L’Artisan Furansu Kitchen has been around for a couple of years now and is one of the Literary Quarter’s best bets for a menú del día. It’s slightly more expensive than nearby neighborhood establishments, which generally run between €9.50 and €12 for an all-inclusive lunch menu. Theirs costs €14, but it’s well worth it for the quantity, quality and variety offered.
The menu at L’Artisan Furansu Kitchen is clearly divided between French dishes and Japanese dishes, yet their lunch specials often reflect a slight hint of fusion. I’m no expert on either cuisine, but I have greatly enjoyed everything I’ve tried so far. I’ve visited multiple times for lunch and once for dinner, and believe that lunch is a much better value. Be warned– service here is slow, so don’t come in a big rush. But if you have a couple of hours for a relaxing lunch, it’s definitely one of my top picks!
What We Tried
One of the things I really like about the menú at L’Artisan Furansu Kitchen is the complimentary appetizer, served in addition to the three course meal! They generally surprise you with something from the daily menu that you happened not to have ordered. During our visits we’ve had respectable tuna and chicken teriyaki maki, as well as a delicious pumpkin bisque. This little taste is much appreciated and definitely starts the meal on a high.
My first course during our last visit was a delicious bowl of Japanese style broth, which just covered four small pieces of perfectly cooked salmon. Accented by fragrant scallions and dried seaweed, I could have eaten a huge bowl of this alone!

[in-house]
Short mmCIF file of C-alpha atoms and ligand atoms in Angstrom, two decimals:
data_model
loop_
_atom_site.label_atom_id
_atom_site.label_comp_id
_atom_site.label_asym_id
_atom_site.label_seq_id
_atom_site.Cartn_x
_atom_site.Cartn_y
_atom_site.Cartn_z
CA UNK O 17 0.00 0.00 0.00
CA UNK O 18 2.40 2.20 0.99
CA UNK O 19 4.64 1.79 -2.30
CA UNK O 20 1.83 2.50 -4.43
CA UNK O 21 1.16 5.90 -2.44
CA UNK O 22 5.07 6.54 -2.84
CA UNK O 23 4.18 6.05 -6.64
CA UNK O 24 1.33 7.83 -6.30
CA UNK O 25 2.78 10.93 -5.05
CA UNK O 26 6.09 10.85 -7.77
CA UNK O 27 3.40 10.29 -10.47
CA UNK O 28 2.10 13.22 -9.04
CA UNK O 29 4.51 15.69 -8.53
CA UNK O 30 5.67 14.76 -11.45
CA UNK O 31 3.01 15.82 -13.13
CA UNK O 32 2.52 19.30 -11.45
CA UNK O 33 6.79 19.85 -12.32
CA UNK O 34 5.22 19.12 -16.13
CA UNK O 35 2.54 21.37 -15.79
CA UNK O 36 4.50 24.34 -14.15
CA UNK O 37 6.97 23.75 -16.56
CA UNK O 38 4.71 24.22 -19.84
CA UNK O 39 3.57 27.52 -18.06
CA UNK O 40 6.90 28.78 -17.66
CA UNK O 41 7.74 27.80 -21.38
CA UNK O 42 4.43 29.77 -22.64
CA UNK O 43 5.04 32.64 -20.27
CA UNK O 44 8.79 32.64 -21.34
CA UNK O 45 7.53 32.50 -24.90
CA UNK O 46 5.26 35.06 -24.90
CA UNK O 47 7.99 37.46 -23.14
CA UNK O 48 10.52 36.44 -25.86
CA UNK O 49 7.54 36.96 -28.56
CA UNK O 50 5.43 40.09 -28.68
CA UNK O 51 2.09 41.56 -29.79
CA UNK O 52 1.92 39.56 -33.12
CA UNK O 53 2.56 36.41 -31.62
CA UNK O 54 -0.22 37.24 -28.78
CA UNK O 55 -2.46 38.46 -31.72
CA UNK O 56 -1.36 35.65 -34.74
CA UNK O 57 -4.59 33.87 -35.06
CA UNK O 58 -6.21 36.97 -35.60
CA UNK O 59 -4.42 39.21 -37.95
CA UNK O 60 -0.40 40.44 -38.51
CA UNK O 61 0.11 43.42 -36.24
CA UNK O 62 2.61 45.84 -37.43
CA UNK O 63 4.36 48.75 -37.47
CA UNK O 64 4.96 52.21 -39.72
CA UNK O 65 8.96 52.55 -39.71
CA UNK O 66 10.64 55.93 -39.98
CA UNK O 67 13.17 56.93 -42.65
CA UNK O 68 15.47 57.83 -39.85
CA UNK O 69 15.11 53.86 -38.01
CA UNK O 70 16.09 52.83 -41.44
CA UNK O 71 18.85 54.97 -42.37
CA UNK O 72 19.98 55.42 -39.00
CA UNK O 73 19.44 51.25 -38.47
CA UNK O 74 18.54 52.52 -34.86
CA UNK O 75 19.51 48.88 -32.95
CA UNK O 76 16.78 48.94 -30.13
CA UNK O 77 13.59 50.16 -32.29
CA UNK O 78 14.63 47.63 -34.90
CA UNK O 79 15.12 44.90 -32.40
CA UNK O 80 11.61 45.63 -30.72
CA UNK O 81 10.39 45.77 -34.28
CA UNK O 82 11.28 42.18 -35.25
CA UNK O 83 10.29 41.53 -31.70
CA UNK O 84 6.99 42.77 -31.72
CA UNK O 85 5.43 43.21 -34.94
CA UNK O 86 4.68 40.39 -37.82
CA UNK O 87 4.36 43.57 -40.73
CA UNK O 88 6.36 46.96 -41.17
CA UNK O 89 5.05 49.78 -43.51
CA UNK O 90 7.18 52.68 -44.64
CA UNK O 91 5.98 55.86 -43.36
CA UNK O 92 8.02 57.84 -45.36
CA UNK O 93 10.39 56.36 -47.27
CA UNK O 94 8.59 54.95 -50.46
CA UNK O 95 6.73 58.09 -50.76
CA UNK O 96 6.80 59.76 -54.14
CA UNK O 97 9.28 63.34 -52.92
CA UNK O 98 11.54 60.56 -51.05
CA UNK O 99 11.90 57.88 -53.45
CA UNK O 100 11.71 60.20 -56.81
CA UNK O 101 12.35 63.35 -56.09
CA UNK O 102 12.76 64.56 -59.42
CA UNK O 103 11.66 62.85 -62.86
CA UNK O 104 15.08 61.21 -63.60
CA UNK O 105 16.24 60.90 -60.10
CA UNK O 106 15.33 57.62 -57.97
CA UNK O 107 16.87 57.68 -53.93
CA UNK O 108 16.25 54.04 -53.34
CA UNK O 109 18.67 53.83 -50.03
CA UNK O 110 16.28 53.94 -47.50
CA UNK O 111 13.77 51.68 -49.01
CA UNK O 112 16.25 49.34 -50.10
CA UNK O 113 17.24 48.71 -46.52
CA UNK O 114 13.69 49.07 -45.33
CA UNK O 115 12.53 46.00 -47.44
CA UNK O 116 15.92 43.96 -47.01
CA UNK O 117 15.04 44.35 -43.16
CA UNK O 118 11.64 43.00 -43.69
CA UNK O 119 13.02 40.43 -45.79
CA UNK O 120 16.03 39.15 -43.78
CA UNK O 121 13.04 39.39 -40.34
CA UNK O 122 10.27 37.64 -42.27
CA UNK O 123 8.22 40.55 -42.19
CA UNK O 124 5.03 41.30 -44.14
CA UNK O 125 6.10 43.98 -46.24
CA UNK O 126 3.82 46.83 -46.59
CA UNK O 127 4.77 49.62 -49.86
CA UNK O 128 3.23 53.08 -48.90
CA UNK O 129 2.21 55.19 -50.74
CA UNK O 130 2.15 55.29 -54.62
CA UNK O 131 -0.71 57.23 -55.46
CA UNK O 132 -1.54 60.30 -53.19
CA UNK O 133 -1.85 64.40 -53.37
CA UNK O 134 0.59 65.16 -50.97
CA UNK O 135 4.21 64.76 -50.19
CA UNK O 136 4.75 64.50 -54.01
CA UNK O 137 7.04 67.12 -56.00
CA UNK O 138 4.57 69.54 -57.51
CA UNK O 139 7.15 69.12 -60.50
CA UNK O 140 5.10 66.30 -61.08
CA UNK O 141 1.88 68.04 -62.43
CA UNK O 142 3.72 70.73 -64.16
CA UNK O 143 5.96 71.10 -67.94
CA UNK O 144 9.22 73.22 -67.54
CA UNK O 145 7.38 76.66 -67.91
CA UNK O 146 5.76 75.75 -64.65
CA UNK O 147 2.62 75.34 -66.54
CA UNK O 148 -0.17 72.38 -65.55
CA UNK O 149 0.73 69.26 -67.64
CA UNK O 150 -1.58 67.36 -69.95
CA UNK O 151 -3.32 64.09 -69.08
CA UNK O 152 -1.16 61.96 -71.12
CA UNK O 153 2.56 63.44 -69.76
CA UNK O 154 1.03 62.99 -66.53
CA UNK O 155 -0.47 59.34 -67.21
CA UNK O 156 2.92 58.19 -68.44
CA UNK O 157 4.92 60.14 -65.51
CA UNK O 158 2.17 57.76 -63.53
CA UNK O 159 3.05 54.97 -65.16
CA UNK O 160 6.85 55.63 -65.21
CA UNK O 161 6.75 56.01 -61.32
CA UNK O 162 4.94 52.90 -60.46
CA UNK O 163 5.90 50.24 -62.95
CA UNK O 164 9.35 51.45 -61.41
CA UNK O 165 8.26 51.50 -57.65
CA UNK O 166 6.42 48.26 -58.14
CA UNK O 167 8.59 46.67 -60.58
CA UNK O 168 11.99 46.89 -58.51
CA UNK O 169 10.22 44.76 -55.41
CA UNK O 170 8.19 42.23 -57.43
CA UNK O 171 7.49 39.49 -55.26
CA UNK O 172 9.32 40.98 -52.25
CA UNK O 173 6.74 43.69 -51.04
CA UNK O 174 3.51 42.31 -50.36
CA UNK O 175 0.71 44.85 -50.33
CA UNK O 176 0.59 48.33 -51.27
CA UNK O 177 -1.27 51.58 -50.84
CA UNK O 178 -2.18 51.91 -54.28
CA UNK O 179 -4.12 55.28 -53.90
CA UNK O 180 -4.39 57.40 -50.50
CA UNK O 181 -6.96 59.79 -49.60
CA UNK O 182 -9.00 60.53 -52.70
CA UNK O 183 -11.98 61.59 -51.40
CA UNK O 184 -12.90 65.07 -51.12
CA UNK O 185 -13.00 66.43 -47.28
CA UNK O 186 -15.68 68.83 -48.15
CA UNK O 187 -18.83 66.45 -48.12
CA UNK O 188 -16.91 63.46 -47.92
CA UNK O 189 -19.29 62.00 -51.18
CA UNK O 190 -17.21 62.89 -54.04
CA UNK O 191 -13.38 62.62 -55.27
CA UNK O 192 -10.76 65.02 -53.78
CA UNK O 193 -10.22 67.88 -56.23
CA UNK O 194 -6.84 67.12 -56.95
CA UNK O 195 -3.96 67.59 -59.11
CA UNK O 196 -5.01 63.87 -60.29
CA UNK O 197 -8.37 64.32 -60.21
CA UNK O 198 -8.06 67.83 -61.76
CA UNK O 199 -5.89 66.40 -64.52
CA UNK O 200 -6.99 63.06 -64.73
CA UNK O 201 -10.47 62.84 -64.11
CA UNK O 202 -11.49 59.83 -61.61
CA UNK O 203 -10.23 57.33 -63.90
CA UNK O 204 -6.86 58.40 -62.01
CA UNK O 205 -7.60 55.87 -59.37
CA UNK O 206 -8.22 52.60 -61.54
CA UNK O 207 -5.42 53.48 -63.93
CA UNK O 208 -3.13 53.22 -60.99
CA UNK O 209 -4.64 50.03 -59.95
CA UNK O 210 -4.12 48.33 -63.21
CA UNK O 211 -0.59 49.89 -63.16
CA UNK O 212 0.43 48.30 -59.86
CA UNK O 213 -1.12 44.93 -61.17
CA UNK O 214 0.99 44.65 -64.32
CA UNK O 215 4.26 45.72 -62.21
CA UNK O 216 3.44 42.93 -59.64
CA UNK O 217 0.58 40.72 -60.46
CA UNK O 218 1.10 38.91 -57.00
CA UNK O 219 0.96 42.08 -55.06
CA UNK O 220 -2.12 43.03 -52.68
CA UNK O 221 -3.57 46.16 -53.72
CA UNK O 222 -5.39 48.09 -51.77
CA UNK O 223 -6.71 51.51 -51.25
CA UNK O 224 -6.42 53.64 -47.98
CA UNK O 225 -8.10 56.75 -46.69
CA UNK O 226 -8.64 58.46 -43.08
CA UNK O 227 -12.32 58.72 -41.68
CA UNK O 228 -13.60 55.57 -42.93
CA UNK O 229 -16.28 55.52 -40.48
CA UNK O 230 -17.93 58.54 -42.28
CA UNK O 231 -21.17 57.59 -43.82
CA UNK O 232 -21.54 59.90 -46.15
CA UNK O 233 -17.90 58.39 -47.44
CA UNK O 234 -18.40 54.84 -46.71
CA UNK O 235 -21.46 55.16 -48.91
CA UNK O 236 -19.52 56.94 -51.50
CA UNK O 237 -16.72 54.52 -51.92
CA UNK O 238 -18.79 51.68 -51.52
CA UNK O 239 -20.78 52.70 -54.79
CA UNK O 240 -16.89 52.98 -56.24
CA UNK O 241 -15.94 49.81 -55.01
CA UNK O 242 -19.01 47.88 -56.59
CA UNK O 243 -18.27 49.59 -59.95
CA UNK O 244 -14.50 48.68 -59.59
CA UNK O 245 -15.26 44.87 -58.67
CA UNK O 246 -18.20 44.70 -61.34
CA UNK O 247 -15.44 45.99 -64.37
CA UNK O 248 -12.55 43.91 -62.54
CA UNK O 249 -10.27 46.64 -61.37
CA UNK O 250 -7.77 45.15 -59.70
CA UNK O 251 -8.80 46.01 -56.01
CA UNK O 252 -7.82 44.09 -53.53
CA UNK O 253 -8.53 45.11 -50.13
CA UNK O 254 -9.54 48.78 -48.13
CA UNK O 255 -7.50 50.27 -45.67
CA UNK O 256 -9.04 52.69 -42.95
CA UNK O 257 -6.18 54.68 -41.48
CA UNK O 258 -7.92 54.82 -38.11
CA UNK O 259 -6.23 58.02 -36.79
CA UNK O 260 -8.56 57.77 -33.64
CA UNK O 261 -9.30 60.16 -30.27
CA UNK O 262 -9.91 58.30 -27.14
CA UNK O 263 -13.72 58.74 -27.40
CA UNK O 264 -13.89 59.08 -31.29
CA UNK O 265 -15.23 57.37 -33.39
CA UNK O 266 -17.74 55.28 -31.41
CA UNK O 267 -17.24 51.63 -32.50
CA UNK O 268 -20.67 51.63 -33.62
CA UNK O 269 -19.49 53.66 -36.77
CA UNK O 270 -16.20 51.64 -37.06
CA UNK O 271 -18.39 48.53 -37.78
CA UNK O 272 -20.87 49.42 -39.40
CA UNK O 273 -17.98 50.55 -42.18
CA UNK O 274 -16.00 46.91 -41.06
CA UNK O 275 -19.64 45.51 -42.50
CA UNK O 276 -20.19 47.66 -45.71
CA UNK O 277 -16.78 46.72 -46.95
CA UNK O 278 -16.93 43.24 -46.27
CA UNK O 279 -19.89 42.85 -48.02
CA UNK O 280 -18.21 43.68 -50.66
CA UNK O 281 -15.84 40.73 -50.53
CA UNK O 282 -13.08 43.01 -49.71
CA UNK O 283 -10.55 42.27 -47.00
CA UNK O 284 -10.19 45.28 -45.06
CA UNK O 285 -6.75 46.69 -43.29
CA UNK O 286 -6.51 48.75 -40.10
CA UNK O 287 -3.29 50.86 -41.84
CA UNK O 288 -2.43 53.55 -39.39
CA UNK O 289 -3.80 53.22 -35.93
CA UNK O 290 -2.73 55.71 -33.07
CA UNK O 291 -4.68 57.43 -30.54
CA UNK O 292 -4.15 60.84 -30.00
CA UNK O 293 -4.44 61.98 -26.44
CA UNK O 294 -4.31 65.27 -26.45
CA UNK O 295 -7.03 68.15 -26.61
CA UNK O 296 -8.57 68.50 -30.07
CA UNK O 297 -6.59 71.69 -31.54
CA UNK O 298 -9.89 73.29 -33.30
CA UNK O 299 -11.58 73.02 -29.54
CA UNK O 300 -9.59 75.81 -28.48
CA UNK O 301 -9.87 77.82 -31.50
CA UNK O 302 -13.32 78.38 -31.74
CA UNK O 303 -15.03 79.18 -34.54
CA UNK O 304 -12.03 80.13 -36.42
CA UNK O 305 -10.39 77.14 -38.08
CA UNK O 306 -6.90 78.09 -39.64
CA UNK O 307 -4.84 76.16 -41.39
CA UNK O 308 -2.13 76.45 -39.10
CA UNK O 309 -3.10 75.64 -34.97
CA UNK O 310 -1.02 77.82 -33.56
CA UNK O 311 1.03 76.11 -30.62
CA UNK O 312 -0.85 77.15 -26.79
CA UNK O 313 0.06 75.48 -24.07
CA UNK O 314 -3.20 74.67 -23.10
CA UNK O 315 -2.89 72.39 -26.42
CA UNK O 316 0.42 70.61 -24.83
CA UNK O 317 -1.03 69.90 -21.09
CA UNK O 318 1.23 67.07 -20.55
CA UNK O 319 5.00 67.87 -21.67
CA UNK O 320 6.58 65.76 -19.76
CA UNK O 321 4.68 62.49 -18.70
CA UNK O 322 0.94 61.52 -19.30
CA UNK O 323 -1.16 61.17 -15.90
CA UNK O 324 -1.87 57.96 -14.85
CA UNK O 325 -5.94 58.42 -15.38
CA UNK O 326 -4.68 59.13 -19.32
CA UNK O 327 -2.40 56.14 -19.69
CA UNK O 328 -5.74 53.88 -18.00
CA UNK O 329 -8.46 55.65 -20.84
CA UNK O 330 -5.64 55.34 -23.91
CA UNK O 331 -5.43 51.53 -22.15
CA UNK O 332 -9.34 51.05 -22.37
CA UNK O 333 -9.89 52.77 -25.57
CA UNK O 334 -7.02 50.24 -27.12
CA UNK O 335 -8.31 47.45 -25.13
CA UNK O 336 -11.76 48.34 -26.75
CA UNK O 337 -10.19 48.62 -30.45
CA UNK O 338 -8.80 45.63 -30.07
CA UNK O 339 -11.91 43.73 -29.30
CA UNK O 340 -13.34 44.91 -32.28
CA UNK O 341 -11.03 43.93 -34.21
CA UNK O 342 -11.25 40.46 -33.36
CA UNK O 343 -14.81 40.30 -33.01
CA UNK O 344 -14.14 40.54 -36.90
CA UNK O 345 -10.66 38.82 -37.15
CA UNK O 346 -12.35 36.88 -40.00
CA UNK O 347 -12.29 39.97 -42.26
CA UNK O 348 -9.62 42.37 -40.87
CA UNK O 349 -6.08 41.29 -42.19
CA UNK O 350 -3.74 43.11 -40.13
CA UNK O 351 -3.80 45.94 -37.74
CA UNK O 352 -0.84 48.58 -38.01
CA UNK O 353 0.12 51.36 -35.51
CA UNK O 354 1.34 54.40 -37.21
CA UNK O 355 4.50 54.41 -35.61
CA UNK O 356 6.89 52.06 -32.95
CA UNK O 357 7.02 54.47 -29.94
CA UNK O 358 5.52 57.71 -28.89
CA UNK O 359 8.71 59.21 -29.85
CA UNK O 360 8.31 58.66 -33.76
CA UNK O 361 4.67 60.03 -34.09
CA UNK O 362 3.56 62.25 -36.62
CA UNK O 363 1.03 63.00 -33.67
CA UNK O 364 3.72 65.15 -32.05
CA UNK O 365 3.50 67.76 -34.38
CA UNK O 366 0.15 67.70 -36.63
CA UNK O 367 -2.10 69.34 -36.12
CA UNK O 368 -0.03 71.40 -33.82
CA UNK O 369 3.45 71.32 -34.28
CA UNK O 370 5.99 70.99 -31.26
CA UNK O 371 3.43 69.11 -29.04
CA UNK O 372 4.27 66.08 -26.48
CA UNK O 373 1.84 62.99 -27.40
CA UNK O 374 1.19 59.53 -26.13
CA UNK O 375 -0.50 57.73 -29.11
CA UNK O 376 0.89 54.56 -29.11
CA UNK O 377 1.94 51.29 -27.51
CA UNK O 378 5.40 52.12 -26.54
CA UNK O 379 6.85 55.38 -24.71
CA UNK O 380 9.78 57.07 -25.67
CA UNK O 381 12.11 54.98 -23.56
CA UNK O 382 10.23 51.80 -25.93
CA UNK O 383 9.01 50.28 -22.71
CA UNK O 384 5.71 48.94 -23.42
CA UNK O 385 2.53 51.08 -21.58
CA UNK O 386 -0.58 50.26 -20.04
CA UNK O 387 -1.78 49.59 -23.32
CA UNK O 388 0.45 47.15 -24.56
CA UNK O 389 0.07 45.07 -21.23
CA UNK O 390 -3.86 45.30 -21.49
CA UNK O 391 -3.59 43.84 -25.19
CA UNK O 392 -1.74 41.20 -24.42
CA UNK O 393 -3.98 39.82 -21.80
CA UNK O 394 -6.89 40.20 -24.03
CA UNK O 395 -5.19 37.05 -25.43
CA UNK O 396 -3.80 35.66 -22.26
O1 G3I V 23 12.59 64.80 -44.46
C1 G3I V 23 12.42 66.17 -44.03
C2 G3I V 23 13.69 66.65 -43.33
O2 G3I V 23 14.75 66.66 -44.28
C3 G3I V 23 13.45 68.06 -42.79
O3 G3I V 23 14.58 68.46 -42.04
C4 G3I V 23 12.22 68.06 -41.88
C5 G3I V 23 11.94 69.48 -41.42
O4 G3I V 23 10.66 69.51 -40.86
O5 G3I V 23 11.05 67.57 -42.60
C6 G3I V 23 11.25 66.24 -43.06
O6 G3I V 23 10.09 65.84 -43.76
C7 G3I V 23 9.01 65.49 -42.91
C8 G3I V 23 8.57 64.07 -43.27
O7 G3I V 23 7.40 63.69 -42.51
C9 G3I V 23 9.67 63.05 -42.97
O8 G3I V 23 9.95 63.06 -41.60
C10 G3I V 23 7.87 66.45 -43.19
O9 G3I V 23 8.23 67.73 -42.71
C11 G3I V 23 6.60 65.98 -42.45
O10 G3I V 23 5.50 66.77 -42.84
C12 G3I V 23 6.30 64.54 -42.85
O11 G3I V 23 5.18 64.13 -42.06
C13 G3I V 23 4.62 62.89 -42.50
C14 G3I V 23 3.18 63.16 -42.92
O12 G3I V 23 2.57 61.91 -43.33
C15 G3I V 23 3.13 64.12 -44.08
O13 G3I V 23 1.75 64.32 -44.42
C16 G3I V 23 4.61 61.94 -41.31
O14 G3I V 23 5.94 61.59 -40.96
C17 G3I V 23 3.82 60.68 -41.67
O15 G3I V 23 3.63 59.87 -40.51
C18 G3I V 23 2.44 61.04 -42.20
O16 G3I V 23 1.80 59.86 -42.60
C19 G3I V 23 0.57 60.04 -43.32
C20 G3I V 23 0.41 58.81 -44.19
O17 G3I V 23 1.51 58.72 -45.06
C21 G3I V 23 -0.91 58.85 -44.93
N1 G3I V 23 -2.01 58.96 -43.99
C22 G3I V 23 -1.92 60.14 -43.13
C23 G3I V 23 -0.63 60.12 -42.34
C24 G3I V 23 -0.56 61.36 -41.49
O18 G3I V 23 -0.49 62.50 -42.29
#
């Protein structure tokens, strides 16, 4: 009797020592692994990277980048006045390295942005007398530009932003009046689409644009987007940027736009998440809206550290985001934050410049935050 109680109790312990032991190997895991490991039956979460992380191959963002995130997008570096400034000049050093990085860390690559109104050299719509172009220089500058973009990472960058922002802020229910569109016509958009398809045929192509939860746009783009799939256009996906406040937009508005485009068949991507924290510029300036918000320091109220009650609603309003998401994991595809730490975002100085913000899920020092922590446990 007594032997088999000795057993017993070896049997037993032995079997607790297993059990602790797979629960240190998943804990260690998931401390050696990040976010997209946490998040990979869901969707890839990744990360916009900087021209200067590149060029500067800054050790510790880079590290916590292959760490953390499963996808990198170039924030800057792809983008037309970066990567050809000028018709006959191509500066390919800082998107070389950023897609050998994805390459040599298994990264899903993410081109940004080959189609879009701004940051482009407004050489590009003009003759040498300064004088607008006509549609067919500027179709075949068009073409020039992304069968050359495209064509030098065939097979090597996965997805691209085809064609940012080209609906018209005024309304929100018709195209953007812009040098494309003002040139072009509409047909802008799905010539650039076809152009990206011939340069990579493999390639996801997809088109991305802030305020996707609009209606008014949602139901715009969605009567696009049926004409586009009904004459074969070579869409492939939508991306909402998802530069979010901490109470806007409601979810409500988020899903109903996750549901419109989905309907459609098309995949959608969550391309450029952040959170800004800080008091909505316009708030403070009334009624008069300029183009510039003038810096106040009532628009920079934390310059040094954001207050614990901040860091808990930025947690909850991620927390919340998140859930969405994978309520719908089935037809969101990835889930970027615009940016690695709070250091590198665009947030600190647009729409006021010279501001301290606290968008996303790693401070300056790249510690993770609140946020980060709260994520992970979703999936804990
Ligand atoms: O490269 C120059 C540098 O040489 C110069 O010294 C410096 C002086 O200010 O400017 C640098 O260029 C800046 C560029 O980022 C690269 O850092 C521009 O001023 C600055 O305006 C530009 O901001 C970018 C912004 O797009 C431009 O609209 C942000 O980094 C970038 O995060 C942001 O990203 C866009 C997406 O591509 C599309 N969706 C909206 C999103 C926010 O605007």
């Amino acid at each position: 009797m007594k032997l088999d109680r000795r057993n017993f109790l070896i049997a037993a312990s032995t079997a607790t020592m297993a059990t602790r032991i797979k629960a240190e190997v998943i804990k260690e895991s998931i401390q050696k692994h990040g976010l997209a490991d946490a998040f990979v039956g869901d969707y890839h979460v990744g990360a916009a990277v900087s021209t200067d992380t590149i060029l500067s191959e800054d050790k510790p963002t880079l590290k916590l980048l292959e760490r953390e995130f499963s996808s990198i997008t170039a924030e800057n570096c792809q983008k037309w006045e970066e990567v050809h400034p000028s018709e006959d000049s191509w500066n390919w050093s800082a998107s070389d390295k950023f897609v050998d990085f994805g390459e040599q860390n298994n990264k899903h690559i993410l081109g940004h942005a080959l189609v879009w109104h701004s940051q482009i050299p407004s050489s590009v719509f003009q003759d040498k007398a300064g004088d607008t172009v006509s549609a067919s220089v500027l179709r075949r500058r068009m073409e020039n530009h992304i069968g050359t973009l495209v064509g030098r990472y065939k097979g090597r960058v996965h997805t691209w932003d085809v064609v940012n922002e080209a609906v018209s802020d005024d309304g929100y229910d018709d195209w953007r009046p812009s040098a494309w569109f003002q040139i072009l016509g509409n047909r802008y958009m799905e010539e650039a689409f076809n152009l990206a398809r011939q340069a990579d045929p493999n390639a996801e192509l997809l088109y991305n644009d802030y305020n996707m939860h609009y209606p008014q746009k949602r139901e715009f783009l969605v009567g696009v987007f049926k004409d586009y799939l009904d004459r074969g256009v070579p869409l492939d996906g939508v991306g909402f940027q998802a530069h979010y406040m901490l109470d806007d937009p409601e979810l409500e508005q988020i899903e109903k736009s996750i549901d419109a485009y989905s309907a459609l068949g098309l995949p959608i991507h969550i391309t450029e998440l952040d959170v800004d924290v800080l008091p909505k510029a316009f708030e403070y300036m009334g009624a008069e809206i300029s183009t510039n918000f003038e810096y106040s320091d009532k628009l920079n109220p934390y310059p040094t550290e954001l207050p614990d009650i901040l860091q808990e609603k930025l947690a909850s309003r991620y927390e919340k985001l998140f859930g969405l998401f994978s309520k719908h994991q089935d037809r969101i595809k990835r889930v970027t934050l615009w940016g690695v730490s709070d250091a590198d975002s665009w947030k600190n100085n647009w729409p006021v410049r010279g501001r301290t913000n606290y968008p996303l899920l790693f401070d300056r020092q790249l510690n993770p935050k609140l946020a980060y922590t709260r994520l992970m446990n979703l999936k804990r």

During another visit I tried a dish of baked eggs and fish, another delicious (and large) first course.
This heaping bowl of fish stew was served as a main course, and was extremely flavorful. Covered with pickled onions, cilantro and tomato it was comfort food at its best.
I probably never would have ordered the vegetable burrito myself, but was happy to try it when Alejandro did. The tortilla inside was perfectly cooked and the fresh vegetables were crisp and delicious. I have no idea what the sauce was (a miso dressing perhaps?) but it was addictive. Still not my first choice, but very well done.
Rare beef, bok choy and french fries? Yes, please! This combination is just about as good as it gets and the meat was perfectly cooked.
This winter I discovered cachopos and I’ve been comparing them throughout the city. The version at L’Artisan Furansu Kitchen was delicious, made with high quality meat and perfect breading. It could have done with a touch more cheese in my opinion, but one of the better I’ve tried for sure! But my favorite part of the plate was the red cabbage salad. The sauce (again, unidentified) was delicious. It might have been a sort of ginger dressing.
Alejandro ordered carrot cake for dessert during our last visit, which was good enough (but nothing compares to my own recipe!). That said, it was the perfect serving size to end the meal.
I always go for their creme brûlée– it’s my favorite in Madrid. During my last visit they randomly brought me a custard with cinnamon sprinkled on top, definitely NOT a creme brûlée. I asked the waitress about it and she ran away with it (without a word– I felt a bit silly) yet somehow returned with the photo above (did the chef think I wouldn’t notice that the creme brûlée was missing the brûlée?!). The service here is slow and standard, but friendly enough and the food makes up for it.
The Highs: The food is yummy and abundant, and they change their menú del día often. A great value for 14€!
The Lows: Service has been very slow and I found it overly expensive for dinner.
The Verdict: I’ll continue returning for their menú del día, but probably wouldn’t go back for dinner.
L’Artisan Furansu Kitchen
Calle Ventura de la Vega, 15